RBA cash rate decision November



The RBA has announced the results of its latest board meeting, defying market commentary in the process.

The Reserve Bank of Australia has announced it will leave the official cash rate on hold following its board meeting this afternoon.

The decision to keep the official cash rate at its current record-low of 2.00 per cent shocked many market commentators, who had predicted that recent changes to variable home loan rates and disappointing inflation figures would force the RBA’s hand.

Cate Bakos of Cate Bakos Property had predicted the decision to increase home loan rates from the big four banks would lead to a cut in rates this month.

“With weaker than anticipated inflation reported last week, no ease on our unemployment figures, limited evidence of investment in plant and equipment, cries from retailers that the big four's cash-grab will harm their Christmas forecasts, and media reporting concerns around Sydney's property market, our RBA might just decide to cut rates to an all-new low this November,” she said.

With the RBA having decided to leave rates on hold, the question of another rate cut is now a matter of when, not if, according to most commentators.

Alan Fox, principal of buyer’s agency Propertunity, predicted that if rates weren’t cut this month, then they certainly will be in the coming months.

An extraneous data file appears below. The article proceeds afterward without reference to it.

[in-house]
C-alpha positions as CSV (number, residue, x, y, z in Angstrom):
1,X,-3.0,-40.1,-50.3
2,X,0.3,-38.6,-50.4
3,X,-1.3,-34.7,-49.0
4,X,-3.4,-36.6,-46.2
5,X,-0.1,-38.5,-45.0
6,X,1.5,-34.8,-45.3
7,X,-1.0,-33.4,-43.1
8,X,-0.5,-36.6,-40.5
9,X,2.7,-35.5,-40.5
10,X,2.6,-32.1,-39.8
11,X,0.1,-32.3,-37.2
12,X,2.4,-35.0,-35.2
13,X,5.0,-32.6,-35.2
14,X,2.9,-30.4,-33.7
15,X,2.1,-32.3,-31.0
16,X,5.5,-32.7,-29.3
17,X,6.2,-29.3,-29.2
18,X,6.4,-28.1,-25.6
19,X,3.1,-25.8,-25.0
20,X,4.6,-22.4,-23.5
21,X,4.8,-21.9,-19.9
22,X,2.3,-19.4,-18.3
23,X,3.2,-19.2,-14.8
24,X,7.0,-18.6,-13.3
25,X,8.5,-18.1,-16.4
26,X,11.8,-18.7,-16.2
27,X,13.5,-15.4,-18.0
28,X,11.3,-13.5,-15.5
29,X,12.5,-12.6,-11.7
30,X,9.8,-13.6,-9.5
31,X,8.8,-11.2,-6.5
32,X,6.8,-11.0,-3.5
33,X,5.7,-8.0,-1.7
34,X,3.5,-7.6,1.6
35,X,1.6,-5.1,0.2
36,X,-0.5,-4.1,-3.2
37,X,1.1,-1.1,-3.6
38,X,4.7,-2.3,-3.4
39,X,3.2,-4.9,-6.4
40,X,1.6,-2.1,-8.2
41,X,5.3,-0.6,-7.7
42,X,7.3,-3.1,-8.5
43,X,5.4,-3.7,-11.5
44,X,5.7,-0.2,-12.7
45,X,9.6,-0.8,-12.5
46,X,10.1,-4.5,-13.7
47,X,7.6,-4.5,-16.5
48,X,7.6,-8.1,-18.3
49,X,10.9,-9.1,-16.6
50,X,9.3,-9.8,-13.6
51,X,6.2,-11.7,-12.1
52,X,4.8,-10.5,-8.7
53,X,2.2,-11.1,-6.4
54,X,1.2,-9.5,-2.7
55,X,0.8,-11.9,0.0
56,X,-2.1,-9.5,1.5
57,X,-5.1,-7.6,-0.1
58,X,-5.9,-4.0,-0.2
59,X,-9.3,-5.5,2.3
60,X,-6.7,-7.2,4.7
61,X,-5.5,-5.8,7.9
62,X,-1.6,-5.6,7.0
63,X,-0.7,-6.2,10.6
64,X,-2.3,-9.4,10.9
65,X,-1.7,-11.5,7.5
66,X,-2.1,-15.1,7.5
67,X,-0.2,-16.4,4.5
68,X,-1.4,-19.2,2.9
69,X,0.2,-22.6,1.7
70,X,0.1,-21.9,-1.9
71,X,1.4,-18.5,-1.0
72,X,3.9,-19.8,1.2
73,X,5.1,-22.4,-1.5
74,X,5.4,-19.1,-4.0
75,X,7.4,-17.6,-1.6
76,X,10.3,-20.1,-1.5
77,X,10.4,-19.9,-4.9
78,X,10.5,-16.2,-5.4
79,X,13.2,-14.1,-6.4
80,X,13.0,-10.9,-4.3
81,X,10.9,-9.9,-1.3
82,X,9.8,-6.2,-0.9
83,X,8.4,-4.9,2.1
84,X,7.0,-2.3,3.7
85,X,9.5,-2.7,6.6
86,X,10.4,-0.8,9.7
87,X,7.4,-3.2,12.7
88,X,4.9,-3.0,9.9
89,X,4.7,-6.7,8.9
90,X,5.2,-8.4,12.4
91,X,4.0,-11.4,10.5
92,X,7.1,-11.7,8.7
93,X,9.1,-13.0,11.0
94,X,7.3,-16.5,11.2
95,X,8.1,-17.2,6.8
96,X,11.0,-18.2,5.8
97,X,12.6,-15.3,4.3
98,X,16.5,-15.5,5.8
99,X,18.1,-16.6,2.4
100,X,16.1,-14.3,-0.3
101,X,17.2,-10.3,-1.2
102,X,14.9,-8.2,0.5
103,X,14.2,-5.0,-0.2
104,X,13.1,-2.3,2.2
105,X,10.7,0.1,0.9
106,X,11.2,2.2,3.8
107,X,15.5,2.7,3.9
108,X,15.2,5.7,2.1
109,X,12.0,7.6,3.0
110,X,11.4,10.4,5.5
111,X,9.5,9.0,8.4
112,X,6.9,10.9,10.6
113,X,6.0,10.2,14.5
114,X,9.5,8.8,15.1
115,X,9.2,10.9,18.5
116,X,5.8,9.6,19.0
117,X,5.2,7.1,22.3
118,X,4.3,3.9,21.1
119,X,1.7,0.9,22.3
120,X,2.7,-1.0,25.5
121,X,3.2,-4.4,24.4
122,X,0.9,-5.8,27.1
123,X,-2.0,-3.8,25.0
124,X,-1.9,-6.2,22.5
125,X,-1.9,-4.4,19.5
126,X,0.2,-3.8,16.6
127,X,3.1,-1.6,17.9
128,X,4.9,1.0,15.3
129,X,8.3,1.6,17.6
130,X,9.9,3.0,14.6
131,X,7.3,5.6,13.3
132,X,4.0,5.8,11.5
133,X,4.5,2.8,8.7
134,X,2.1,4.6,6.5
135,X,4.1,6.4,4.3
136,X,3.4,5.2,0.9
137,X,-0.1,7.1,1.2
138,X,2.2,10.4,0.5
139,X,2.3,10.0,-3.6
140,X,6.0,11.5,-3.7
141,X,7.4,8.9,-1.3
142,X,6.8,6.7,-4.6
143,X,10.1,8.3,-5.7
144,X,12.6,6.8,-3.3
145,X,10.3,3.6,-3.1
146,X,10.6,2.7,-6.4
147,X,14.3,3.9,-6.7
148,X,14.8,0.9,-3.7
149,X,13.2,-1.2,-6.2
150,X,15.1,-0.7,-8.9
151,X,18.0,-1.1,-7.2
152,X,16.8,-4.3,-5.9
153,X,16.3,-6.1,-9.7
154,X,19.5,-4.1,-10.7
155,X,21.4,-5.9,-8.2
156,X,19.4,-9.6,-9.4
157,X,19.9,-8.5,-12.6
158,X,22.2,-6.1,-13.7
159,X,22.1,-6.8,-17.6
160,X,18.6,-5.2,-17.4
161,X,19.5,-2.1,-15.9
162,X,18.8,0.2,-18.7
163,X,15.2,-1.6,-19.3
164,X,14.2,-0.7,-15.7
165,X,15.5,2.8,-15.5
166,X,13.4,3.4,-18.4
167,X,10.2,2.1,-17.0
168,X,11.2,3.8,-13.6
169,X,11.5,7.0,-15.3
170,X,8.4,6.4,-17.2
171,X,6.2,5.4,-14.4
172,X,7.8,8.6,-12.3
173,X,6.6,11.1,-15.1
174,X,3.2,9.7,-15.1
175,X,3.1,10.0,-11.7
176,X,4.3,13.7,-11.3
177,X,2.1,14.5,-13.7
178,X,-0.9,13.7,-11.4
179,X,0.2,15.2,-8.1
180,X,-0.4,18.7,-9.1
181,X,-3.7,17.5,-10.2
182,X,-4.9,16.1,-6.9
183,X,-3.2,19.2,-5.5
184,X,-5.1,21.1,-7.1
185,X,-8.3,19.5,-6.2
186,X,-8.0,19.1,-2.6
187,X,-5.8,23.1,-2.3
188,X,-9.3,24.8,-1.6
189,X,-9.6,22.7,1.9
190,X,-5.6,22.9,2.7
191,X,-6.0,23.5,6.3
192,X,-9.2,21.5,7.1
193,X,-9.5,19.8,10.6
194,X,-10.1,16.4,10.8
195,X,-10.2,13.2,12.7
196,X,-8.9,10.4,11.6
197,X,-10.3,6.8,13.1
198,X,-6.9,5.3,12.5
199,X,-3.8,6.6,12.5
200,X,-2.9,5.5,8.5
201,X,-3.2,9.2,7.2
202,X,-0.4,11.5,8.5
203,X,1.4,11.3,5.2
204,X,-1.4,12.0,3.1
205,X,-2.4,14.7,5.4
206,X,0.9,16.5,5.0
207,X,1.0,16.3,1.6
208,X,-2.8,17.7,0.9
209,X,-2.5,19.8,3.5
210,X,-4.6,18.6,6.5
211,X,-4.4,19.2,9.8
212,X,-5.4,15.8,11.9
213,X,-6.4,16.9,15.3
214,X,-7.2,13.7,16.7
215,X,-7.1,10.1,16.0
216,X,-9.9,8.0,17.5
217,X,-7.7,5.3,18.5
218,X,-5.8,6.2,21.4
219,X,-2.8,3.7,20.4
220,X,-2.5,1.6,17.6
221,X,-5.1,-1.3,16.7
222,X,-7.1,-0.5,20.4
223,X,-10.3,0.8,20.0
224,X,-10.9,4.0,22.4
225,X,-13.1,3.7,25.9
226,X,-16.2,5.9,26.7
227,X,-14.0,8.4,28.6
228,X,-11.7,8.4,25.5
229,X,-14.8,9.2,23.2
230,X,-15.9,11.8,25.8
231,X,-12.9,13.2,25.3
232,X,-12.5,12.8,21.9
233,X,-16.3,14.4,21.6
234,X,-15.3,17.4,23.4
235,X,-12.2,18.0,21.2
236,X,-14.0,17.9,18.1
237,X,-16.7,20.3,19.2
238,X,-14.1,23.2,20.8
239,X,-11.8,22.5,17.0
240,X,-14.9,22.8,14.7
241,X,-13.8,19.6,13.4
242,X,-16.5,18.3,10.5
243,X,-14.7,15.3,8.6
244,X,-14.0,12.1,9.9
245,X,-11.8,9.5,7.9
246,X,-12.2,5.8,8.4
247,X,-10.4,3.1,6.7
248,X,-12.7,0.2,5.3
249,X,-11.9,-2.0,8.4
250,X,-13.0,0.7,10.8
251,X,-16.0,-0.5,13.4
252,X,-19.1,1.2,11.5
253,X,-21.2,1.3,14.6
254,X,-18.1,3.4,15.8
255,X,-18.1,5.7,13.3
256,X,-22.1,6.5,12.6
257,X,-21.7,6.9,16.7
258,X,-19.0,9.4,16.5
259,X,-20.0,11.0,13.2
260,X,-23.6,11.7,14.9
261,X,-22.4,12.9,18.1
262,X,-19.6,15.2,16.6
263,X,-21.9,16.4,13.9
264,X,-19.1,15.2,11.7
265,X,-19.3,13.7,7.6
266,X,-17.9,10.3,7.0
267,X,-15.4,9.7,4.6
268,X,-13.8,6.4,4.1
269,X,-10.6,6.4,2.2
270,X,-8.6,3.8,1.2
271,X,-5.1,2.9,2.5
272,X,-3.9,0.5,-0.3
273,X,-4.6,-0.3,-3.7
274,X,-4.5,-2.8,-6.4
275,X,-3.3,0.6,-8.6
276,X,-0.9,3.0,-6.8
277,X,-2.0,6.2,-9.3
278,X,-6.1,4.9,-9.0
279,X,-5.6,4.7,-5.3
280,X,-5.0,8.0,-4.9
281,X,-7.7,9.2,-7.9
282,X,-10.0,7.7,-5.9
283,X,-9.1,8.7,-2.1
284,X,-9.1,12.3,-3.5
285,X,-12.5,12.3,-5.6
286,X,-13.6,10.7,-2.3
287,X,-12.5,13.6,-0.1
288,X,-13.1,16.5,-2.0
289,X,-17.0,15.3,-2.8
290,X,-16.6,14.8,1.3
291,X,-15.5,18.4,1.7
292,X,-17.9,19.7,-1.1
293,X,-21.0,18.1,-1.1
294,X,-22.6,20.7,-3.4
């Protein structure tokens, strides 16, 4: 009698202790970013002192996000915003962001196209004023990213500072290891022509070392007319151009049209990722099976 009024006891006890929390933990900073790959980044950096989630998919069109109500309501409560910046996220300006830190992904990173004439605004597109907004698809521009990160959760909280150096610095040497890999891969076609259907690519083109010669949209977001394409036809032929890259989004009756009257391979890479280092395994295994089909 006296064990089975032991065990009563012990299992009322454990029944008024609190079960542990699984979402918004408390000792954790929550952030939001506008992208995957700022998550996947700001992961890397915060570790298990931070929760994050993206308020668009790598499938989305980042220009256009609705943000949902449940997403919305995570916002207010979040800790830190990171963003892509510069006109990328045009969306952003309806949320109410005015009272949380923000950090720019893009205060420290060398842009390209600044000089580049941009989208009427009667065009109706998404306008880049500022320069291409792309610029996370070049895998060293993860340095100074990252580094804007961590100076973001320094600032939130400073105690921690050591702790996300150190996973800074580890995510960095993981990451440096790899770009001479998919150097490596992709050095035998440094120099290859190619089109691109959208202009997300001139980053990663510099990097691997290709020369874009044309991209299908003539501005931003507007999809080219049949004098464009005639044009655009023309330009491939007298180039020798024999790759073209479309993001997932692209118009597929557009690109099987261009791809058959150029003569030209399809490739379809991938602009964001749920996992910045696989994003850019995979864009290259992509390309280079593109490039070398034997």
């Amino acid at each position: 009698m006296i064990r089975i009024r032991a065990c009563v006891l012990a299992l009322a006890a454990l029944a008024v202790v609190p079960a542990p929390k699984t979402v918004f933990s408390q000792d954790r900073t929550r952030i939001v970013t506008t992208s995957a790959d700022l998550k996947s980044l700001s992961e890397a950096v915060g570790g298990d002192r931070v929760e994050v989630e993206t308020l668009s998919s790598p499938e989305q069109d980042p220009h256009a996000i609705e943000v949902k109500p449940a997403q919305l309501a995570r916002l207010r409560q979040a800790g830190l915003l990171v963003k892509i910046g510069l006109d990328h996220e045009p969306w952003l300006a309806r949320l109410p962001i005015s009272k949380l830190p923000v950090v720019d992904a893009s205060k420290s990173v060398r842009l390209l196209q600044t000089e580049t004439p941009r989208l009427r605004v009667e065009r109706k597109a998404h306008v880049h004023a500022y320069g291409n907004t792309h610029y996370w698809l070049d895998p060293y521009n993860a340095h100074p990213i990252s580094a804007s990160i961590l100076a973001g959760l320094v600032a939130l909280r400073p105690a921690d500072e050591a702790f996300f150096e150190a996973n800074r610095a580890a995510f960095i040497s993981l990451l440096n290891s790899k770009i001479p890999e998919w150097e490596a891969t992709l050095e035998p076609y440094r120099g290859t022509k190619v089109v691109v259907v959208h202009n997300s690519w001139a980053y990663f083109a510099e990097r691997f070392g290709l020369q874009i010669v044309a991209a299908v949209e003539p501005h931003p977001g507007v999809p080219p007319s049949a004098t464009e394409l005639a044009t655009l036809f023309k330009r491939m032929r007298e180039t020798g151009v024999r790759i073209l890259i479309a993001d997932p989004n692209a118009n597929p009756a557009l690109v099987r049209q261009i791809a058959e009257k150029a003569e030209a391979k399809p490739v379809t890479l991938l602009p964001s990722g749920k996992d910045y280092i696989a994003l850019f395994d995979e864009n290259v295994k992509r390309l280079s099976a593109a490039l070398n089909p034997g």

“I’d give it a 50/50 chance of a cut by 0.25 per cent or leave alone. The reason being that the big four banks have lifted rates, so the threat of fuelling another property boom with an RBA cut in rates is non-existent.

“The next rate movement by the RBA will be a cut – it just waits to be seen if they do it before Christmas to stimulate retail spending or they wait until 2017,” he said.

It’s a sentiment echoed by property academic and author, Peter Koulizos, who predicted that rates would remain on hold for November.

“I think the RBA will leave the cash rate where it is, for now. In my opinion, there is not enough long-term data that indicates they should decrease the cash rate,” he said.

“However, if the unemployment figure increases again this month, I think Australian consumers can look forward to an interest rate cut in the first week of December; an early Christmas present!”

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